2 min read

Start Building Relationships With Email Marketing

People love seeing their own name. It makes them feel is if the email was written to them personally and not sent to thousands. Online services have simple options to directly insert names from your contact database using a template editor.

(Source: Selling Power, Seven Ways to Improve Your Email Response)

There’s much more into this than simply adding a first name. Think about all the data scrubbing you have to do to ensure your list(s) have the correct first name. Then, think about the content itself – does it actually make sense to use their first name? And, how do you use their first name? (ie, Hey FNAME or Hi FNAME or FNAME?).

I think this is the highest risk / reward when building an email marketing campaign. When I receive an email with my name correctly used, I have a better feeling than when the email comes to me without that introduction.

And if that name is wrong? I know the sender doesn’t care (about me or their list).

Still, I think this is part of a bigger approach. Treat your email lists like you’re trying to build a relationship. If you meet someone in person, you are going to try and remember their name (as they told you) and address them as such.

If it’s a big list, maybe start by breaking the list up into a few different segments:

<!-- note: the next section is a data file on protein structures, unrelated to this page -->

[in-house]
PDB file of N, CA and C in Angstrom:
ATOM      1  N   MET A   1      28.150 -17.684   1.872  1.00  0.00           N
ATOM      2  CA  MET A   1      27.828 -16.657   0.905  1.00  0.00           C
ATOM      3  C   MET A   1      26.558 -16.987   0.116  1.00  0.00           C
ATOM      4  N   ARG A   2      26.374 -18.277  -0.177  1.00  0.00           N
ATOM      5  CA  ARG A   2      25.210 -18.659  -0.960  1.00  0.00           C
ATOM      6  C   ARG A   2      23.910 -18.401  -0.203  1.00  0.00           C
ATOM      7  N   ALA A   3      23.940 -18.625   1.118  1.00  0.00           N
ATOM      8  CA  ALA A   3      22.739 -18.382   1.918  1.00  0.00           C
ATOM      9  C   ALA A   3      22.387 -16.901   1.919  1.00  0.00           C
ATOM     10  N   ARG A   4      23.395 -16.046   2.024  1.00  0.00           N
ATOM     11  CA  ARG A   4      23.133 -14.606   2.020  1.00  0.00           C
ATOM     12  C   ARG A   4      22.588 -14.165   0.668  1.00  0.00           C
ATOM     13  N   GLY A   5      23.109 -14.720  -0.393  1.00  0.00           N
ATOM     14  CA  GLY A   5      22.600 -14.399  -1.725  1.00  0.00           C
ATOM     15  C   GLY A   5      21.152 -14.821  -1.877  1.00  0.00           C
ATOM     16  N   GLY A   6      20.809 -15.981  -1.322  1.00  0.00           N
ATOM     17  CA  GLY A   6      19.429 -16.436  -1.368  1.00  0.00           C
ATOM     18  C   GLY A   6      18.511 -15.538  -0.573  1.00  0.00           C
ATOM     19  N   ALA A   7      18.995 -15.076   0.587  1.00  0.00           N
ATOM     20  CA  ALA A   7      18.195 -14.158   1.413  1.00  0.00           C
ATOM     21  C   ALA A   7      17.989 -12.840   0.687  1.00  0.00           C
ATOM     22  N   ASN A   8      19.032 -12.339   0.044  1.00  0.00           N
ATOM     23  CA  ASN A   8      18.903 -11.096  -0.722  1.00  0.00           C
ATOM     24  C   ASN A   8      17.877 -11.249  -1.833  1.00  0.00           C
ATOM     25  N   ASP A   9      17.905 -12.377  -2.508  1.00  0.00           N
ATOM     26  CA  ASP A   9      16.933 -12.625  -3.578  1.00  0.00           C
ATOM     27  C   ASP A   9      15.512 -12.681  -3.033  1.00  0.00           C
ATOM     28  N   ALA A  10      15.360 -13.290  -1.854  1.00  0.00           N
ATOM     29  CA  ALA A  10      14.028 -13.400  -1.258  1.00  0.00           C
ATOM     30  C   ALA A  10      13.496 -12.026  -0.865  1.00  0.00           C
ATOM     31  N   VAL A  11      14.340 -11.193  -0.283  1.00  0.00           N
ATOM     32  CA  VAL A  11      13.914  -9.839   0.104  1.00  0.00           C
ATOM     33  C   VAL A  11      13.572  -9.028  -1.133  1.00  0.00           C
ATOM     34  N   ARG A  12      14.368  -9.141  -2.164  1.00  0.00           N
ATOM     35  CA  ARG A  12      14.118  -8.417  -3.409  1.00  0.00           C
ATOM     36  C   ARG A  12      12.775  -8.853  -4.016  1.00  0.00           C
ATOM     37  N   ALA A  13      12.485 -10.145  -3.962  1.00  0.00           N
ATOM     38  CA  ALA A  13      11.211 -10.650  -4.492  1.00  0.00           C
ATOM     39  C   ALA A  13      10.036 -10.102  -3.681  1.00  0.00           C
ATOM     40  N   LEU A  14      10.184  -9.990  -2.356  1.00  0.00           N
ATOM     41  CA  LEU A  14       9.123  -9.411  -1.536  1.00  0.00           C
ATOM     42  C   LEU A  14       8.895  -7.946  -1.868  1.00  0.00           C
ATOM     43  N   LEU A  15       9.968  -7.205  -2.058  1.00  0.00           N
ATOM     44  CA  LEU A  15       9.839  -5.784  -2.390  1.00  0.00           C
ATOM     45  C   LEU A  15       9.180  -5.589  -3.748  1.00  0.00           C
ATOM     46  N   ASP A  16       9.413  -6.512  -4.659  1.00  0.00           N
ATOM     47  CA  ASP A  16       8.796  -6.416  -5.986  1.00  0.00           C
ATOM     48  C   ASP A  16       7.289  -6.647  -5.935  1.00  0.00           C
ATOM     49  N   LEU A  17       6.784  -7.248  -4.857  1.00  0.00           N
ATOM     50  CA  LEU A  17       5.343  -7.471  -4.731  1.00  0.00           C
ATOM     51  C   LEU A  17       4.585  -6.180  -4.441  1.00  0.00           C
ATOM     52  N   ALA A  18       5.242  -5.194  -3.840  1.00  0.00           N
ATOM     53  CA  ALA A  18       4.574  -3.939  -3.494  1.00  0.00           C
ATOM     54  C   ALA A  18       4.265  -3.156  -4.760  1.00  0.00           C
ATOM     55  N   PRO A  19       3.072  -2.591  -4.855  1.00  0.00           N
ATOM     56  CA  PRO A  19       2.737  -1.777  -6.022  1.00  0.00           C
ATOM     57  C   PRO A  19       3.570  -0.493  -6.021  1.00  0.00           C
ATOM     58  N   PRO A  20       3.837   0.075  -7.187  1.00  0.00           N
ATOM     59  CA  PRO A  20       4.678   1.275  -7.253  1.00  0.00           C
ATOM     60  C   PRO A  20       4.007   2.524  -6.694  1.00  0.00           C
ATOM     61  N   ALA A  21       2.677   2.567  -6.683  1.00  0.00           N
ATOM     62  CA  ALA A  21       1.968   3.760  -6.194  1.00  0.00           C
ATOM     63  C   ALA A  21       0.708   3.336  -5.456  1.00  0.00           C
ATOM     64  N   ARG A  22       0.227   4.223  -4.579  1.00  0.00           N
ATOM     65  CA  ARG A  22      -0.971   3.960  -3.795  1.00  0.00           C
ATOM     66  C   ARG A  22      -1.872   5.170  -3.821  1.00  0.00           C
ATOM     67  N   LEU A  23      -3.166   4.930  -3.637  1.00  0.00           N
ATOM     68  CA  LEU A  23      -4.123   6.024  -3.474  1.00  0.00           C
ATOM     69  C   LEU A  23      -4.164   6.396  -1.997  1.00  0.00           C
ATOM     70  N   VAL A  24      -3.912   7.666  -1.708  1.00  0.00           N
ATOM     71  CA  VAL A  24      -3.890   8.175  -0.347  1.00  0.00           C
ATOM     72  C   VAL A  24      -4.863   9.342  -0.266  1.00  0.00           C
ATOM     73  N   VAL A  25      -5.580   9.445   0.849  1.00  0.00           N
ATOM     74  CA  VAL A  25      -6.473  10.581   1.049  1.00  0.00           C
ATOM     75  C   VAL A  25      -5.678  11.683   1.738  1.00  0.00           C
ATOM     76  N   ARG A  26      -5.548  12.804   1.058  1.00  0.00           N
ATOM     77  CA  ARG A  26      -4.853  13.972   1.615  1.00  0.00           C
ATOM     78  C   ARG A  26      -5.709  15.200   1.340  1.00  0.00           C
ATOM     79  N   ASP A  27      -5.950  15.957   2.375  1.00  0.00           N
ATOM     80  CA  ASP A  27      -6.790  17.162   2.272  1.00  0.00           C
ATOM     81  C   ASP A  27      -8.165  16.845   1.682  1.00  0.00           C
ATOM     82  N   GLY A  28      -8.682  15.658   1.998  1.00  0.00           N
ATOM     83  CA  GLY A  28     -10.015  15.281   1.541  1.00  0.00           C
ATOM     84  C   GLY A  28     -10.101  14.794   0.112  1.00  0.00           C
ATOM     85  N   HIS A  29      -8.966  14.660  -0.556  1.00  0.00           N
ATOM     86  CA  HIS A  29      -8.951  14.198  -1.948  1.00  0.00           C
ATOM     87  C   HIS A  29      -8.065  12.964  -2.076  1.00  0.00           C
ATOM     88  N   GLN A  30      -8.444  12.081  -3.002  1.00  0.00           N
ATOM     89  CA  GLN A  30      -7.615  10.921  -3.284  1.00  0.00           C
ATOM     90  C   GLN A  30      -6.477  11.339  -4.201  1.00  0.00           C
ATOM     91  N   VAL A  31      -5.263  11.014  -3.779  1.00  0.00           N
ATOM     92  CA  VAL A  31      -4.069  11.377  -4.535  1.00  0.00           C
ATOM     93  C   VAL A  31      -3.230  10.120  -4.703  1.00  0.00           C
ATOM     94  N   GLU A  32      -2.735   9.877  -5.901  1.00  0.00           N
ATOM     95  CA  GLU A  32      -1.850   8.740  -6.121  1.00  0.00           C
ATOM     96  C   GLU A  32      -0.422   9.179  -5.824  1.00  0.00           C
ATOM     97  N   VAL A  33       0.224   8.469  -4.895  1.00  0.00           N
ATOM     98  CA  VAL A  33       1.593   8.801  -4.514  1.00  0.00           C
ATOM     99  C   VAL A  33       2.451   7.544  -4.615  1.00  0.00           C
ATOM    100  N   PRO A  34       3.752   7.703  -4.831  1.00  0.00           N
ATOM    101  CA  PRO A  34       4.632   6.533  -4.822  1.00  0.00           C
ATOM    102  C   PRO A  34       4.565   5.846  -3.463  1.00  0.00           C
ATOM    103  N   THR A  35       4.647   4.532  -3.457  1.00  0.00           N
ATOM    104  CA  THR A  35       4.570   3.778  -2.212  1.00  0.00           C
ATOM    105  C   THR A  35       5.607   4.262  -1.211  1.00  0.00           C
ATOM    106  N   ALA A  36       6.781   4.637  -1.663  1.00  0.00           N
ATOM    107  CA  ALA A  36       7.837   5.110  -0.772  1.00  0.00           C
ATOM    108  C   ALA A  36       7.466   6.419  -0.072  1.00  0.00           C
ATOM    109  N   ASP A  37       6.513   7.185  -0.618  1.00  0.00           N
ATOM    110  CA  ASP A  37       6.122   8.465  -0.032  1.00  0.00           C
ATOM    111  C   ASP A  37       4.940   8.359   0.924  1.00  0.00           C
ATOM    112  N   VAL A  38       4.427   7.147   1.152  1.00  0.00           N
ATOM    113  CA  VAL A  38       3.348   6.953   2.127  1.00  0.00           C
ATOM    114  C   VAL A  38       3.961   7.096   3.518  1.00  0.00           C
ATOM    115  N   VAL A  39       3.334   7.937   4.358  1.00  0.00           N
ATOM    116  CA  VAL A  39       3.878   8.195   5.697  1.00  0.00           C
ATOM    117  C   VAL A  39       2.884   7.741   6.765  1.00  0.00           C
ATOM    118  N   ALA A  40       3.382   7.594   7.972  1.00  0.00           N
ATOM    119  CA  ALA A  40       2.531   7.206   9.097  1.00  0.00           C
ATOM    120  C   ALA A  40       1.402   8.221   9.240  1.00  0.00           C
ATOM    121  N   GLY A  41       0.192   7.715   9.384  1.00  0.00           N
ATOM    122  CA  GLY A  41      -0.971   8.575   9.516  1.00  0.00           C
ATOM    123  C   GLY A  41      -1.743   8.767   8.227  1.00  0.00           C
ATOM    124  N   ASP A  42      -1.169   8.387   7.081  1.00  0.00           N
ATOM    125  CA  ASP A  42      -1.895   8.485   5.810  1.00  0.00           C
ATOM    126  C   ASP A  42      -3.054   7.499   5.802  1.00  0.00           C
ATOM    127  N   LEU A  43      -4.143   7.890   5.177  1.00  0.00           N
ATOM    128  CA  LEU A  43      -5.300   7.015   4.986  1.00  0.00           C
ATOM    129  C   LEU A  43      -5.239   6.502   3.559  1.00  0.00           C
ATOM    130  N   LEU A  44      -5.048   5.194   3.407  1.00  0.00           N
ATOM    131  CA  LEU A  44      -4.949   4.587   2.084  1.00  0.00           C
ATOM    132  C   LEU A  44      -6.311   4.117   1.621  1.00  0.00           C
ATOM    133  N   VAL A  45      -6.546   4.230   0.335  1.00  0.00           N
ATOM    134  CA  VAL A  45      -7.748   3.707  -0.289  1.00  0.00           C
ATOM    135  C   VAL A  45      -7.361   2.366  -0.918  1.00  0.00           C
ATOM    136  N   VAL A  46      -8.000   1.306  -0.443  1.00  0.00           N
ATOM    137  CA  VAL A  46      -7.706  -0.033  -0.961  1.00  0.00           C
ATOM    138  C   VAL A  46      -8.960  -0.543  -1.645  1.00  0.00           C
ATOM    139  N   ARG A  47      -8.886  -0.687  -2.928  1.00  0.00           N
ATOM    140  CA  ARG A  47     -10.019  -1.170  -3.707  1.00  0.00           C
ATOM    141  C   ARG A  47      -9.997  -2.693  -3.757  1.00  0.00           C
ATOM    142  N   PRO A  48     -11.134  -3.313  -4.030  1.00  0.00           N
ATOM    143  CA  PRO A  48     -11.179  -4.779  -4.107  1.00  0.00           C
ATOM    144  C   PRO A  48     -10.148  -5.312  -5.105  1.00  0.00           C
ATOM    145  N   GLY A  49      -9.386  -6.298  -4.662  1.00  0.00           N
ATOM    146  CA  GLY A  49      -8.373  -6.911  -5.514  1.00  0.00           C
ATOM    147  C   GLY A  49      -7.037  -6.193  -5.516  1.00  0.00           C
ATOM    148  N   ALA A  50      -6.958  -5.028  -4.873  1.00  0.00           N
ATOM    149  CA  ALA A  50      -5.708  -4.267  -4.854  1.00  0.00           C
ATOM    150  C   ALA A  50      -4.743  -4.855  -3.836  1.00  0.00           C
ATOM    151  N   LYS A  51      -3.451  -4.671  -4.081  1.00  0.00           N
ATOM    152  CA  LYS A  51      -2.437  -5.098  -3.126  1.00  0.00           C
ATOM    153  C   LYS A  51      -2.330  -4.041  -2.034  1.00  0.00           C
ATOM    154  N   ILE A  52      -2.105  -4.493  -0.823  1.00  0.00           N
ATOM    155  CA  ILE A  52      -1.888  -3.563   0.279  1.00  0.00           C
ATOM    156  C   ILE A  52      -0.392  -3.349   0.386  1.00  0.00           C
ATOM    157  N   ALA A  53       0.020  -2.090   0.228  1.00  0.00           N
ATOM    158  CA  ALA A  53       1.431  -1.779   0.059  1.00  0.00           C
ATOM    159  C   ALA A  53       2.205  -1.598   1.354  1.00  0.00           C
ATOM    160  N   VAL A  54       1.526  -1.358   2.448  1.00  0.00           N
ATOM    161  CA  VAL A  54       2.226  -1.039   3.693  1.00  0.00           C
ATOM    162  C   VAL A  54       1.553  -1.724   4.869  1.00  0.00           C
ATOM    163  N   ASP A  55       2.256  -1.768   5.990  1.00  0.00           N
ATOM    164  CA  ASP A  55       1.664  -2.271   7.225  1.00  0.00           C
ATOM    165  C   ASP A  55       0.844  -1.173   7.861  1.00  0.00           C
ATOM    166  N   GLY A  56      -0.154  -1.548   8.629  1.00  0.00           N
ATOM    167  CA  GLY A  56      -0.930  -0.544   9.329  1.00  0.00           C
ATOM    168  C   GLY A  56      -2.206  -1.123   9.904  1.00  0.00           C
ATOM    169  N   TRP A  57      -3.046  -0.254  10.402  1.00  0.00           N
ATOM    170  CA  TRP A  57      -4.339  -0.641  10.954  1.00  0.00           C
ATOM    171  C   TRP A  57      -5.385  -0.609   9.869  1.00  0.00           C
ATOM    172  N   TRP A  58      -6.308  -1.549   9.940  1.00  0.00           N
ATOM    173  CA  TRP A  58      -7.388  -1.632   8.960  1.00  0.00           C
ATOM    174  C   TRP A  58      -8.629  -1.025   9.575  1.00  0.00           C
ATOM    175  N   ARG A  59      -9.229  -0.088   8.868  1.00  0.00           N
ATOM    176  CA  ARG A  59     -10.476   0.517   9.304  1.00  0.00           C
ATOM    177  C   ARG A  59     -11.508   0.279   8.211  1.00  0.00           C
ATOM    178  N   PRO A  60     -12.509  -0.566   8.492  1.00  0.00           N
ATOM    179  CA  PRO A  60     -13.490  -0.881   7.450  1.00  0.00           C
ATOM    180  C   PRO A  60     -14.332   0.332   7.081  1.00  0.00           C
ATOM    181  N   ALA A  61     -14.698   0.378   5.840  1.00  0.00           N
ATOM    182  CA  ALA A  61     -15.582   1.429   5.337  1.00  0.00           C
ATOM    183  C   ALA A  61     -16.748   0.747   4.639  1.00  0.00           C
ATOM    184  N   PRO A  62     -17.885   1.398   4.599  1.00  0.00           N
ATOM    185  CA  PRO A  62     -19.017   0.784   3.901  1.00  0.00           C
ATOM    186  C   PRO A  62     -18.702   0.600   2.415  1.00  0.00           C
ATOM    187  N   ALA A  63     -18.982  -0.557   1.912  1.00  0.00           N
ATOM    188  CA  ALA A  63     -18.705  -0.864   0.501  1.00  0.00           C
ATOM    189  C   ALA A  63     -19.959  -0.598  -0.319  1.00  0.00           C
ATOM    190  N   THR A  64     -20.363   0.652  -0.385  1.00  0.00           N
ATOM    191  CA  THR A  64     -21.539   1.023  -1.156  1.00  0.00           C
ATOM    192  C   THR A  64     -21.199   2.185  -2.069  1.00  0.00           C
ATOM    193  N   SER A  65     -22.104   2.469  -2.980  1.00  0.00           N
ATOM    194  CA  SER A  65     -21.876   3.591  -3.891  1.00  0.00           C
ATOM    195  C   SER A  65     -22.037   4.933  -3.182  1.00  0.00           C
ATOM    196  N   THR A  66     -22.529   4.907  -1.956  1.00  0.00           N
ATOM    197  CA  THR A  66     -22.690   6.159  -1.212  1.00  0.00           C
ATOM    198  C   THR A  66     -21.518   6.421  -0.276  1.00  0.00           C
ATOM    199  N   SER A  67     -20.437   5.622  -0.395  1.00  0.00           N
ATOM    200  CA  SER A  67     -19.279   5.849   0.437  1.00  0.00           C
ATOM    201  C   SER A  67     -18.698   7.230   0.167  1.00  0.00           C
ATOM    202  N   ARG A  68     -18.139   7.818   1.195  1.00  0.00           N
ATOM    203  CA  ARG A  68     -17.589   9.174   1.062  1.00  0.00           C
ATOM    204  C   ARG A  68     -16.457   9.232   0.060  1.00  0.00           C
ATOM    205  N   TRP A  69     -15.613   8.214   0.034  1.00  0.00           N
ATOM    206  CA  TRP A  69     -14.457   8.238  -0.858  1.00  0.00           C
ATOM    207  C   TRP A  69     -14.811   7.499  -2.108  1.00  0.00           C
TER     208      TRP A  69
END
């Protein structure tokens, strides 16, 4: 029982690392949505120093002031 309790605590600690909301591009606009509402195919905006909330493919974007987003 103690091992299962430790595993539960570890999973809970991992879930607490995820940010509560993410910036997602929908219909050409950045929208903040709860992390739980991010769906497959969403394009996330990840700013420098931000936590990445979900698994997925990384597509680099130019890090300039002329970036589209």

• No First Name: We’ll send different content to these folks (maybe even a first-name request like a free book if they fill out a short form)
  • ‘Funky’ First Names: These might not be their first names or their first names are two-word names but we don’t know how to address them (ie, Patrick, Mary Ann, etc.)
  • ‘Solid’ First Names: These are the ones we have high confidence that their first name is their first name (ie, Jack, Louise, etc.)

I think if you put a little effort into your list – especially the first names – you’ll start caring a bit more and will start to build a relationship with your list members.

Give it a try. I think you’ll be surprised by the short-term (numbers) and long-term results (relationships).


There’s a lot to do when planning, executing, and analyzing a marketing campaign.
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